About This Course
Students in this class will learn how to build, program, and control haptic devices, which are mechatronic devices that allow users to feel virtual or remote environments. In the process, students will gain an appreciation for the capabilities and limitations of human touch, develop an intuitive connection between equations that describe physical interactions and how they feel, and gain practical interdisciplinary engineering skills related to robotics, mechanical engineering, electrical engineering, bioengineering, and computer science. We will send each student a free Hapkit to be assembled, tested, and programmed at home. Laboratory assignments using Hapkit will give students hands-on experience in assembling mechanical systems, making circuits, programming Arduino-based micro-controllers, and testing their haptic creations. After the class, we hope that you will continue to use and modify your Hapkit, and let us know about your haptic creations.
Allison Okamura (Instructor and Hapkit co-designer)
Allison is an associate professor in the Stanford University mechanical engineering department and (by courtesy) computer science department. She is the director of the Collaborative Haptics and Robotics in Medicine (CHARM) Laboratory. Allison creates robots and human-computer interfaces that use haptics (the sense of touch) in order to improve human health, safety, and quality of life. She and her students study applications of haptic technology in robot-assisted surgery, prosthetics, rehabilitation, simulation and training, space teleoperation, and education. Allison is committed to sharing her passion for research and discovery, using robotics and haptics in outreach programs to groups underrepresented in engineering. Outside academia, she enjoys spending time with her husband and two children, running, and playing ice hockey.
Tania Morimoto (Principal Designer for Hapkit)
Tania is a graduate student in the mechanical engineering department at Stanford University. She received her bachelor’s degree from the Massachusetts Institute of Technology in 2012. She is a 2013 National Science Foundation Graduate Fellow. Her research interests are educational haptics and personalized medical robotics for minimally invasive surgery. Tania was the principal designer of Hapkit.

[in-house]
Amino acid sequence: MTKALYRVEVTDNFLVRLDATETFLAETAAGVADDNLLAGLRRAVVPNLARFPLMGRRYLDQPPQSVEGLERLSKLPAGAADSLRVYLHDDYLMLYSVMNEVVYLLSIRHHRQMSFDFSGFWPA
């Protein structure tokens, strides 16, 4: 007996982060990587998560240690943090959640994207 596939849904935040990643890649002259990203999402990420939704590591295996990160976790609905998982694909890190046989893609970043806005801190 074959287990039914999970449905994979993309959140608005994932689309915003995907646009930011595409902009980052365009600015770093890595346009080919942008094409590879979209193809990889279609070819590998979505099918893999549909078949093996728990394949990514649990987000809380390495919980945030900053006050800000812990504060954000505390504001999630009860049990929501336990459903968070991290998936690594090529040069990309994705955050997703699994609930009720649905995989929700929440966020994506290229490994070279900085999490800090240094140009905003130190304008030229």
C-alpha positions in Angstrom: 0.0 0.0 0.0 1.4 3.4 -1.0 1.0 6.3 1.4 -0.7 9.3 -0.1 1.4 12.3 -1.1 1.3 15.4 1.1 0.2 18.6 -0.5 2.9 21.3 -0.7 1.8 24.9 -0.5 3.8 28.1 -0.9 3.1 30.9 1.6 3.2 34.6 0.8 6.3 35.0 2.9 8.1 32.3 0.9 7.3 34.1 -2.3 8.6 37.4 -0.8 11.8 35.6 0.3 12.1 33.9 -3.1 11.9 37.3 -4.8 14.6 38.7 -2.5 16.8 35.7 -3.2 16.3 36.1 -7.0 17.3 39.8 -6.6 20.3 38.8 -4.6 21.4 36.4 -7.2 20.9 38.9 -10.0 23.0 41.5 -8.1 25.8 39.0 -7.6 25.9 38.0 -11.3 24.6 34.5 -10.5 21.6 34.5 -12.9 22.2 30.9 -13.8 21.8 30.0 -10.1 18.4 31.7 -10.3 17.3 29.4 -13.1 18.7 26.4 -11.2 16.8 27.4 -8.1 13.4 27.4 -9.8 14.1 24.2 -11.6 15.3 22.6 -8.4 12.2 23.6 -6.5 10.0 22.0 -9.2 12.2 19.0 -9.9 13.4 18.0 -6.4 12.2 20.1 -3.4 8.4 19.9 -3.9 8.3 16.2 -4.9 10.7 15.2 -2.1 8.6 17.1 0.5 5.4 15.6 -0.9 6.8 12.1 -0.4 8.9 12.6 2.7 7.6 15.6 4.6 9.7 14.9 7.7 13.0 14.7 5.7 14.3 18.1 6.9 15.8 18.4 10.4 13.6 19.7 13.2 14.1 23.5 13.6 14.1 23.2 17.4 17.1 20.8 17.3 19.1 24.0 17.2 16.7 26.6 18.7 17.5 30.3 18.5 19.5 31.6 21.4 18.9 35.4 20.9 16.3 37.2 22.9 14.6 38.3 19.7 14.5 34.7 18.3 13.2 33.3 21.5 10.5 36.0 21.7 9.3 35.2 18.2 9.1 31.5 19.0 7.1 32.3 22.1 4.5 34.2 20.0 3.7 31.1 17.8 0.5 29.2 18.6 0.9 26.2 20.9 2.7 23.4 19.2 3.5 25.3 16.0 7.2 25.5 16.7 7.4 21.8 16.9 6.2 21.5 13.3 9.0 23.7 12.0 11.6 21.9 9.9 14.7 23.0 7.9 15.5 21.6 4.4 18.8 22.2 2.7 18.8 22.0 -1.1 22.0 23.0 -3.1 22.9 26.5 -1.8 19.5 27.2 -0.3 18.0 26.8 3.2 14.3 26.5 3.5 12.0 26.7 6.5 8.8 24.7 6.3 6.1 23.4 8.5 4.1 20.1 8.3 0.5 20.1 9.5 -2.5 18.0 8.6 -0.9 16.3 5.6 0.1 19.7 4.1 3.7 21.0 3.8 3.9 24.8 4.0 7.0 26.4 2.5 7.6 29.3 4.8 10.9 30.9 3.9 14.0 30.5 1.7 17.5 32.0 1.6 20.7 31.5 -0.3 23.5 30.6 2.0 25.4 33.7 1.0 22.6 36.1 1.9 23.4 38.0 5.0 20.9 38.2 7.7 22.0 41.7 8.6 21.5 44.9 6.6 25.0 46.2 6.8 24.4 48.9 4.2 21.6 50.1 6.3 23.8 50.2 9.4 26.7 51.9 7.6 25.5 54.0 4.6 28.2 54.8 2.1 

Paulo Blikstein (Hapkit co-designer and course content contributor)
Paulo is an assistant professor at Stanford University’s school of education and (by courtesy) computer science department. His research focus is on the confluence of expressive technologies for learning and critical pedagogy. He adapts cutting-edge technologies for use in inner-city schools, such as computer modeling, robotics, and rapid prototyping, creating constructionist learning environments in which children learn science and mathematics by building sophisticated projects and devices. His research interests also include the applications of complexity sciences in education and computational literacy, particularly the new knowledge representation infrastructures emerging from the use of computational representations.
We would also like to thank the many students and collaborators who have exchanged ideas with Allison about haptics education in the past (including Katherine Kuchenbecker, Will Provancher, Jake Abbott, Karon MacLean, Blake Hannaford, and Mark Cutkosky), as well as people who contributed to the design of Hapkit and previous versions of Stanford's Haptic Paddle (including Mark Cutkosky, Jesse Dorogusker, Chris Richard, Marlo Kohn, Danya Volkov, Ian Connolly, Kunal Chawla, Matthew Weber, Zhan Fan Quek, Nick Colonnese, Ann Majewicz, Darrel Deo, Melisa Orta, Lester Su, Alexander Miller, Robert Webster, Jenna Gorlewicz, William Provancher). This course is supported in part by the Stanford University Office of the Vice Provost for Online Learning, the Stanford University School of Engineering, and the National Science Foundation.
Hapkit photos © 2013 Megan Chiou.